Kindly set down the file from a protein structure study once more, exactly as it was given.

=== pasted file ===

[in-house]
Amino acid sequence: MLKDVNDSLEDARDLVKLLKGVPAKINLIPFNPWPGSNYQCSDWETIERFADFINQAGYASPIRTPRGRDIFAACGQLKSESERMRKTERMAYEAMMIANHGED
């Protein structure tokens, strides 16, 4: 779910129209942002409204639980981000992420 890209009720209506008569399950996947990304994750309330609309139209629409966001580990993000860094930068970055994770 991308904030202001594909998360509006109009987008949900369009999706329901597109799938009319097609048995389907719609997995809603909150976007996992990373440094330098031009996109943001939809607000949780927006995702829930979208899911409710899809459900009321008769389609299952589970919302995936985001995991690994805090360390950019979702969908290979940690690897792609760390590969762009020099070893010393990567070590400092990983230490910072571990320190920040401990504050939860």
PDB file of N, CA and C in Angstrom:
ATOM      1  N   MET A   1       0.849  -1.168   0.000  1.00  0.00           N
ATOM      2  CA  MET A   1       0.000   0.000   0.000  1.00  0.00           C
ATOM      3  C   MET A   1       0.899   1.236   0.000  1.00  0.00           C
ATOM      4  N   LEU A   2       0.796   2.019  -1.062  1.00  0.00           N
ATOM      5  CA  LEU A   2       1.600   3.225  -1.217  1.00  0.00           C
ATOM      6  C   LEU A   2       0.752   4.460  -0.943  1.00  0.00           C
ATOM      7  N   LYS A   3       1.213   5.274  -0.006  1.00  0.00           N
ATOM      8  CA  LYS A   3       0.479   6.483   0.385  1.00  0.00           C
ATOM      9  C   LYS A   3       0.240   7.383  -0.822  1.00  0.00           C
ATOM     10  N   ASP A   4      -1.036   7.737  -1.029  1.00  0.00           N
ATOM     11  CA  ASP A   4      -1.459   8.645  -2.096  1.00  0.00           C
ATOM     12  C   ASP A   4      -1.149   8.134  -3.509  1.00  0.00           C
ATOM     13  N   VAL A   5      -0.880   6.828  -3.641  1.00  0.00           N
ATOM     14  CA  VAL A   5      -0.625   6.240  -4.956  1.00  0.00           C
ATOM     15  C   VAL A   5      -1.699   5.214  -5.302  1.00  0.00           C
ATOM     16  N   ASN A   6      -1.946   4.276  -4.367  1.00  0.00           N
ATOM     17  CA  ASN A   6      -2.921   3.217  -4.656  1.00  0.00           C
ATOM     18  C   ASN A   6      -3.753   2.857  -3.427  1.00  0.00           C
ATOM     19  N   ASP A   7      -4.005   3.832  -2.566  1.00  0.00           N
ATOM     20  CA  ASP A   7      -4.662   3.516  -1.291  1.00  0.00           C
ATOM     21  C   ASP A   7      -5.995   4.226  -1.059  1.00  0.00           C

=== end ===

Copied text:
[in-house]
Amino acid sequence: MLKDVNDSLEDARDLVKLLKGVPAKINLIPFNPWPGSNYQCSDWETIERFADFINQAGYASPIRTPRGRDIFAACGQLKSESERMRKTERMAYEAMMIANHGED
């Protein structure tokens, strides 16, 4: 779910129209942002409204639980981000992420 890209009720209506008569399950996947990304994750309330609309139209629409966001580990993000860094930068970055994770 991308904030202001594909998360509006109009987008949900369009999706329901597109799938009319097609048995389907719609997995809603909150976007996992990373440094330098031009996109943001939809607000949780927006995702829930979208899911409710899809459900009321008769389609299952589970919302995936985001995991690994805090360390950019979702969908290979940690690897792609760390590969762009020099070893010393990567070590400092990983230490910072571990320190920040401990504050939860």
PDB file of N, CA and C in Angstrom:
ATOM      1  N   MET A   1       0.849  -1.168   0.000  1.00  0.00           N
ATOM      2  CA  MET A   1       0.000   0.000   0.000  1.00  0.00           C
ATOM      3  C   MET A   1       0.899   1.236   0.000  1.00  0.00           C
ATOM      4  N   LEU A   2       0.796   2.019  -1.062  1.00  0.00           N
ATOM      5  CA  LEU A   2       1.600   3.225  -1.217  1.00  0.00           C
ATOM      6  C   LEU A   2       0.752   4.460  -0.943  1.00  0.00           C
ATOM      7  N   LYS A   3       1.213   5.274  -0.006  1.00  0.00           N
ATOM      8  CA  LYS A   3       0.479   6.483   0.385  1.00  0.00           C
ATOM      9  C   LYS A   3       0.240   7.383  -0.822  1.00  0.00           C
ATOM     10  N   ASP A   4      -1.036   7.737  -1.029  1.00  0.00           N
ATOM     11  CA  ASP A   4      -1.459   8.645  -2.096  1.00  0.00           C
ATOM     12  C   ASP A   4      -1.149   8.134  -3.509  1.00  0.00           C
ATOM     13  N   VAL A   5      -0.880   6.828  -3.641  1.00  0.00           N
ATOM     14  CA  VAL A   5      -0.625   6.240  -4.956  1.00  0.00           C
ATOM     15  C   VAL A   5      -1.699   5.214  -5.302  1.00  0.00           C
ATOM     16  N   ASN A   6      -1.946   4.276  -4.367  1.00  0.00           N
ATOM     17  CA  ASN A   6      -2.921   3.217  -4.656  1.00  0.00           C
ATOM     18  C   ASN A   6      -3.753   2.857  -3.427  1.00  0.00           C
ATOM     19  N   ASP A   7      -4.005   3.832  -2.566  1.00  0.00           N
ATOM     20  CA  ASP A   7      -4.662   3.516  -1.291  1.00  0.00           C
ATOM     21  C   ASP A   7      -5.995   4.226  -1.059  1.00  0.00           C